In eleventh grade, I went to Close Up (https://mobile.closeup.org).  There was a group from my school and a number of other schools, for a total of perhaps a couple hundred tenth- and eleventh-graders.  We went to all different parts of DC, and met with all kinds of different people, learning about the inner workings inside the Beltway.  Every time we met someone, there was an opportunity for Q&A.  At every single Q&A (and we had perhaps a half-dozen each day we were there), there were exactly two people who asked questions: Colleston, and some kid from one of the other high schools.

By the end of the first day, I thought, this is ridiculous.  There are perhaps a couple hundred of us, and I'm painfully shy, but what is everyone else's excuse?  Here we are on the educational opportunity of a lifetime: why aren't people making the most of it and asking questions?

And then I decided I would start asking questions.  If Mr. Bruemmer could ask a question at every assembly, I can ask a question at every Q&A at CloseUp.

And that is how I became That Kid at Close Up.  You know That Kid: every class has one.  I had hoped that by asking questions I would inspire other students into also raising their hands and questions, but it didn't work out that way.  For the rest of Close Up, it was Colleston, me, and that other kid from that other school raising our hands and asking a question each, at each Q&A.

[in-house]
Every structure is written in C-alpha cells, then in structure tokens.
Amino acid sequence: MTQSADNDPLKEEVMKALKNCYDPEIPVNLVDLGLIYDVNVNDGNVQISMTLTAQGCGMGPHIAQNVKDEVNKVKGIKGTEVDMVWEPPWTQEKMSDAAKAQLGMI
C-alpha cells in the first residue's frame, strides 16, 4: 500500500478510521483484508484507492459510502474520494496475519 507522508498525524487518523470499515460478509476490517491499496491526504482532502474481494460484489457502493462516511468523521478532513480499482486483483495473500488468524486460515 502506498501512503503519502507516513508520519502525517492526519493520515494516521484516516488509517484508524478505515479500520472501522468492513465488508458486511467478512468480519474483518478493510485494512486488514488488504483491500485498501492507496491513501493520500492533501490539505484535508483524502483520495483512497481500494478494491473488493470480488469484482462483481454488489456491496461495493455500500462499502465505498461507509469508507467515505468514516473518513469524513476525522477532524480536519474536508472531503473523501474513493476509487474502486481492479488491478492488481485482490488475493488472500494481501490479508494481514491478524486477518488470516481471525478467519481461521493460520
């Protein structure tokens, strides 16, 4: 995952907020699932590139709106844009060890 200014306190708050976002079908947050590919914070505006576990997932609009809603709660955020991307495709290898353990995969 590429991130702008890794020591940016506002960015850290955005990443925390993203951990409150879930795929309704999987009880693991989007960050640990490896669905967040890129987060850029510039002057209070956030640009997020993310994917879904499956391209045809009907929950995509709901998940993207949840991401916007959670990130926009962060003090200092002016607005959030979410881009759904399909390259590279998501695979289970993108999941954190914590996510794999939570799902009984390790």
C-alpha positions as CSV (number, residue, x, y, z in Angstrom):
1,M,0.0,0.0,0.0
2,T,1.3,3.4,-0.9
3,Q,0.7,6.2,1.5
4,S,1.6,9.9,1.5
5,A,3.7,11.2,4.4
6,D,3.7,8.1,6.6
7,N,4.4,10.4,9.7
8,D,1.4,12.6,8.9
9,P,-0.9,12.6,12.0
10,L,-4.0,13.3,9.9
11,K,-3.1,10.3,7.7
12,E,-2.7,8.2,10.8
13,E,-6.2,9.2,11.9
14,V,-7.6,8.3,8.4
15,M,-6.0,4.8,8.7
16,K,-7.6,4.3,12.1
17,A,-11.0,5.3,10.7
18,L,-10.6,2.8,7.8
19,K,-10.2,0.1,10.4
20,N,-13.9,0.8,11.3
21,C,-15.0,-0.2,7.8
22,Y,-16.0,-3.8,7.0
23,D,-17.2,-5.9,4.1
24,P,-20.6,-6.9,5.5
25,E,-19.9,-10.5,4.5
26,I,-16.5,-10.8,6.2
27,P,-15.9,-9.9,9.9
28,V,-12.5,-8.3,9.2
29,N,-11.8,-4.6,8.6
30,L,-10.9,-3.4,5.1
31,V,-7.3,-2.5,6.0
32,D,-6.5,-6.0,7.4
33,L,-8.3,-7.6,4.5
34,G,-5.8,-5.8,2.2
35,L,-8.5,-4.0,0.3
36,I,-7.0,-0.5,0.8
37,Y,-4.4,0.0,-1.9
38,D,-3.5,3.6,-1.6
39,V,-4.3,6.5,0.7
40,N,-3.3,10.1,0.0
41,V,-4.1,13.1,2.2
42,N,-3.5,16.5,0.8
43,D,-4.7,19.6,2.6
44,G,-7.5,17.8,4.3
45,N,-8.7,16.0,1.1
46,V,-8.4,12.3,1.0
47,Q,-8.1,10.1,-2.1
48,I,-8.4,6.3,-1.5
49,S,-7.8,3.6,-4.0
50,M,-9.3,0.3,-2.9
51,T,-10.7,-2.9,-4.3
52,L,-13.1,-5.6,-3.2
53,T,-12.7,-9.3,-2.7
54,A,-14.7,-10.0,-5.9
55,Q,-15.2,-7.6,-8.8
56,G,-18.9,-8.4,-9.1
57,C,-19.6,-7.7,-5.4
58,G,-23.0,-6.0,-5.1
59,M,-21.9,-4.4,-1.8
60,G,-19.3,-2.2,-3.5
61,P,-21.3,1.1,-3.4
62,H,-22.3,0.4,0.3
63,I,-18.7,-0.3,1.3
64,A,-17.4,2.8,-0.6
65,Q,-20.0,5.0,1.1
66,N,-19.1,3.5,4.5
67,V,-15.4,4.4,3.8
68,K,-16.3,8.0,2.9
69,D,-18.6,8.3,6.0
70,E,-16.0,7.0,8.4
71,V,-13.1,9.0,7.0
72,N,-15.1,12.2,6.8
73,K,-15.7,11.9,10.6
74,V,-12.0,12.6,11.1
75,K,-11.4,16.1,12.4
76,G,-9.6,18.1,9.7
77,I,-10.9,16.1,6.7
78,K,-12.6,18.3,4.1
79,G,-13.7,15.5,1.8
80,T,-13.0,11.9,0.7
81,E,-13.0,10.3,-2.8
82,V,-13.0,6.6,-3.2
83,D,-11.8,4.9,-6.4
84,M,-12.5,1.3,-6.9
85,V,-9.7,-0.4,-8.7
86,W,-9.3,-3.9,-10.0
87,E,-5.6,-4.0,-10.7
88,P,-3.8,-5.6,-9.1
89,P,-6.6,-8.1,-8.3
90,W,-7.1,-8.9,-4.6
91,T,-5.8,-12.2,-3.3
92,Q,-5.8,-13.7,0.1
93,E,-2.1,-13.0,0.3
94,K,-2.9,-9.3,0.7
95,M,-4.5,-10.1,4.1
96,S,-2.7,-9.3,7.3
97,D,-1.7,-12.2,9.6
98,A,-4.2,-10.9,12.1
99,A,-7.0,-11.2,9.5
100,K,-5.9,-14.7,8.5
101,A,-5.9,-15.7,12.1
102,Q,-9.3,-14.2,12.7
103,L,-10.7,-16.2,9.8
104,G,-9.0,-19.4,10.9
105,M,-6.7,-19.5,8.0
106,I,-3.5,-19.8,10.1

What amazed me is that it worked.  Merely deciding that I was going to ask a question was enough to make me come up with one.  The power was within me the whole time.

Isidor Rabi, the Nobel prize winning physicist, famously attributed his success to the fact that instead of asking him what he learned at school that day, his mother always asked him whether he asked a good question today (http://www.nytimes.com/1988/01/19/opinion/l-izzy-did-you-ask-a-good-question-today-712388.html).  Today I firmly believe in the importance of asking good questions.  The way you get good at asking questions is the same way you get good at anything else: you practice by asking questions.  It's a terrifying prospect for introverts like me, but it can be done.  Mr. Bruemmer showed me I could, and I am thankful.

Tuesday, May 16, 2017

Today I'm thankful for: the Harper Lecture

Today (and every day) I'm thankful for the Harper Lecture.

The Harper Lecture is that most Chicago of pastimes: a cerebral lecture followed by Q&A and swank hors d'oeuvres.  It was exactly the sort of thing I did for fun as an undergrad, and it's what we alums continue to do for fun.  I really treasured my time at the University of Chicago.  The Harper Lecture reminds me of that treasured time of my life, and I am thankful.

Tuesday, May 09, 2017

Today in thankful for: the right to a trial by jury

Today I'm thankful for the really positive experience I had serving as a juror. 

My understanding of what it would be like to actually serve as a juror was formed mostly from reading Homicide, by David Simon.  Reality, however, was nothing like that.  All of the jurors were very engaged, paid close attention to the trial, and took their responsibility very seriously.  Each of us did our part to serve justice, to listen to one another, and to genuinely consider what everyone had to say.  Our judicial system is not perfect, but it's much better than I thought it was.  I'm glad that we have a right to trial by jury, and I am thankful.